Nora Ephron is an icon for women, for writers and for feminism. Her passing marks the loss of one of our greatest heroes.
Ephron dominated the male-run industries of journalism, publishing, Broadway and Hollywood, earning the accolades and awards of her male peers and practically inventing a genre that remains the most successful in all of film: the romantic comedy. And Ephron made rom-com an artform, exploring deep issues of female friendship, death, divorce, single motherhood and unconventional love in all its forms. Her success as a humor writer stands as a permanent rebuttal to any chauvanist writer who decides to script another "women aren't funny" headline. And every time a sexist film masquerading as a romantic comedy sweeps the nation, we're comforted by her canon of thoughtful, provocative and heartfelt films.
To celebrate her life and her work, here are a few of the best lessons we've learned through Nora Ephron films, every one of them worth viewing for a gazillionth time.
When Harry Met Sally Falling in love with your best friend doesn't have to be all mopey pining or an impossible love triangle where one woman always loses. Ephron's most successful film consistently makes critics' best lists and remains a cultural talking point even today for its smart, honest take on guy and girl relationships.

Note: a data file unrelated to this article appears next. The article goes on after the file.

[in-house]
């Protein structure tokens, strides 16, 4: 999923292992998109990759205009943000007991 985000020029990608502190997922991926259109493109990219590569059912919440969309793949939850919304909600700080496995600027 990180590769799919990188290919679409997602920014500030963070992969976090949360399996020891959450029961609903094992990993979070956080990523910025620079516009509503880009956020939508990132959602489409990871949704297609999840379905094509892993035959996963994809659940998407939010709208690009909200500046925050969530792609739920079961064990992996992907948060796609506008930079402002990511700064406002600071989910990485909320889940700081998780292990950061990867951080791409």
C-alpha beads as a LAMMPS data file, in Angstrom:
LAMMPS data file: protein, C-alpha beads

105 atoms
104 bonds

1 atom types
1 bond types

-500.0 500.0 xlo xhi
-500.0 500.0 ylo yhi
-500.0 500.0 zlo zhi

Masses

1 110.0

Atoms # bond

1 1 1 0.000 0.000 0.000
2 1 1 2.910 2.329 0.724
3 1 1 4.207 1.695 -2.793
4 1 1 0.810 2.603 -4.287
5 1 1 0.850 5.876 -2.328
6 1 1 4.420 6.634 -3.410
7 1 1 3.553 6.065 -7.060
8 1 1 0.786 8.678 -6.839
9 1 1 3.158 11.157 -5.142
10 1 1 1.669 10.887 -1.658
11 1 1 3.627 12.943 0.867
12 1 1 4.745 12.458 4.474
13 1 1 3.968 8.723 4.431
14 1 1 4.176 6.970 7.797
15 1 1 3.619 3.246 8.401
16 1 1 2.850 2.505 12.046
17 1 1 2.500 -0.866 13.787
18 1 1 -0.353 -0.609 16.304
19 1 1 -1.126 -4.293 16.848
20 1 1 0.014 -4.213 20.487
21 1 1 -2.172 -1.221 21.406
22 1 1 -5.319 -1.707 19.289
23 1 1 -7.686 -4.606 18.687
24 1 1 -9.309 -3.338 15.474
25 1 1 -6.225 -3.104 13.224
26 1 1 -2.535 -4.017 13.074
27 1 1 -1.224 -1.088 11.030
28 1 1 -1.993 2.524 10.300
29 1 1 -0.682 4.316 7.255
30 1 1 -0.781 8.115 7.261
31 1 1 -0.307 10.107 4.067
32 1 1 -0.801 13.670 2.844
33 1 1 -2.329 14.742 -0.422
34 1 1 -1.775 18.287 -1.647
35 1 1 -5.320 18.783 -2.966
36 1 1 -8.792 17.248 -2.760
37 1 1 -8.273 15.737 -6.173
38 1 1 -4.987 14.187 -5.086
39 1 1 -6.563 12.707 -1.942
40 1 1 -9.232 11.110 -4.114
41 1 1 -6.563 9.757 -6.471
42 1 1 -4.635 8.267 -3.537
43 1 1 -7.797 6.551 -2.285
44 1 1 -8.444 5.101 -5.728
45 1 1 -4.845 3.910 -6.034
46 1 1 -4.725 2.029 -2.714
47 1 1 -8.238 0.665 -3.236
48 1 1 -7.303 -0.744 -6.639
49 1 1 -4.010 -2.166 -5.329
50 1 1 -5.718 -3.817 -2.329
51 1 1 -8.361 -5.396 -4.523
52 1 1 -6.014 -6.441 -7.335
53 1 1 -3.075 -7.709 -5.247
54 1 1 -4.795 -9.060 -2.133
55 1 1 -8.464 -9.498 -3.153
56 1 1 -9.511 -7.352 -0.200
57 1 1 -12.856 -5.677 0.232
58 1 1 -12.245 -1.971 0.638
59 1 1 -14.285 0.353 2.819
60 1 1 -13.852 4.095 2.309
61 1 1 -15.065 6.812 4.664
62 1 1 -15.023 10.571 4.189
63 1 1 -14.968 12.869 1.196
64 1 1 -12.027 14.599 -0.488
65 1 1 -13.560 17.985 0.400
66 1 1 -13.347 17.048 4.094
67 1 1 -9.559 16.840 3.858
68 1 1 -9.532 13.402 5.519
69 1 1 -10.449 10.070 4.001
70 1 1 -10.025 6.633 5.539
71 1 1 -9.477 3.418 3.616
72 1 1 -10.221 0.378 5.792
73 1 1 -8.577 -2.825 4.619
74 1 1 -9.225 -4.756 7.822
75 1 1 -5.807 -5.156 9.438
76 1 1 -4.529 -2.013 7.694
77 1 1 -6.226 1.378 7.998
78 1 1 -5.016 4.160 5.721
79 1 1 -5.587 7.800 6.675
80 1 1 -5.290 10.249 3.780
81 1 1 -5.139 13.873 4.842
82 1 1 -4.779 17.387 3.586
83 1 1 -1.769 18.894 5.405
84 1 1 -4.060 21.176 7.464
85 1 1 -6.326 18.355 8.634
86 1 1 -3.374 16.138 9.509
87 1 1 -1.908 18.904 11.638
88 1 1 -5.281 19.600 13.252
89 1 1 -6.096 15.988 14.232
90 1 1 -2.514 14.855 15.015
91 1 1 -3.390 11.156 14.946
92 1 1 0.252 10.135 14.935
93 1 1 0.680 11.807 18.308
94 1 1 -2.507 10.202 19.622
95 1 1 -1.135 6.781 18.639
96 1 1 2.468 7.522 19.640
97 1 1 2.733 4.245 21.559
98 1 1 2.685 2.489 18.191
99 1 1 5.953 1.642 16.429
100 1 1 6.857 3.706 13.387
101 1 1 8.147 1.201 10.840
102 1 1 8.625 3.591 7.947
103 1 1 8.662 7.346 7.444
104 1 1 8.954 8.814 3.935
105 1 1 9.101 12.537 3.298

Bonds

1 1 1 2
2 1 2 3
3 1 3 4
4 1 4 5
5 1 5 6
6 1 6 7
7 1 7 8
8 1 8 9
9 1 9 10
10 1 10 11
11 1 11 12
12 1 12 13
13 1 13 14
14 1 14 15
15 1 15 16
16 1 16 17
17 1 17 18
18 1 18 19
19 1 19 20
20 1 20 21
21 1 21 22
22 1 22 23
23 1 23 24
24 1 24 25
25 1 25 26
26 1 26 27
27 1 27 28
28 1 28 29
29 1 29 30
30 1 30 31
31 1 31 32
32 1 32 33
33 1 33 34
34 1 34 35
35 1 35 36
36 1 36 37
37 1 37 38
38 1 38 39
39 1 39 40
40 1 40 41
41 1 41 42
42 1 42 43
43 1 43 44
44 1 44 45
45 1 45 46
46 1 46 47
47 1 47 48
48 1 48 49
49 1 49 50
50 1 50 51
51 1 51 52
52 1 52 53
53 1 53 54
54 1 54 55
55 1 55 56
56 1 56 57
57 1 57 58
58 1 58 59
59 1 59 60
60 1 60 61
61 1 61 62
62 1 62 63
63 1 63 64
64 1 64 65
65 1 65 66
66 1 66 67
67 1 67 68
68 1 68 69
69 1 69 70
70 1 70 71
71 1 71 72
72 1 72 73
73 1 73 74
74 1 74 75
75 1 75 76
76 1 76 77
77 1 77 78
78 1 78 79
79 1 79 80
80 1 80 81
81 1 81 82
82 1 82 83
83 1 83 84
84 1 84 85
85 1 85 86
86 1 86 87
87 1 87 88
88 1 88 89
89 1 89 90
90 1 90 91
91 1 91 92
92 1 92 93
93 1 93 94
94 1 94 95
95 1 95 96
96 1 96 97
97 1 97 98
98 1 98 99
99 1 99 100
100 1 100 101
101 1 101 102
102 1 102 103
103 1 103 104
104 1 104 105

Sleepless In Seattle Love isn't hopeless and finding it is worth the journey. Happy endings are only trite when you don't even root for the characters. Not the case here. Tearjerkers often pander. This one draws emotions legitimately.
Julie & Julia Women aren't perfect, no matter how iconic. The juxtaposition of a scattered, down-on-her-luck writer's attempt to cook all of Julia Child's famous recipes and the life of the larger-than-life chef served as a brilliant critique on a woman's pursuit of happiness. For one, it was escaping from the mundane; for the other, it was embracing her greatness and taking on an industry dominated by men.
Hanging Up Sexy comes at any age. Not her greatest hit, but only Ephron could give Diane Keaton, Meg Ryan and Lisa Kudrow equally juicy and feminine roles to play. It's hard to make any of these ladies look less than gorgeous, but Ephron emphasizes each of them on purpose. Bonus lesson: Sisters are stronger when they come together.
My Blue Heaven Women aren't just funny, they may be even funnier than men. How else can you explain Ephron writing, directing and producing Steve Martin in one of his best schtick roles?
Originally published at sexyfeminist.com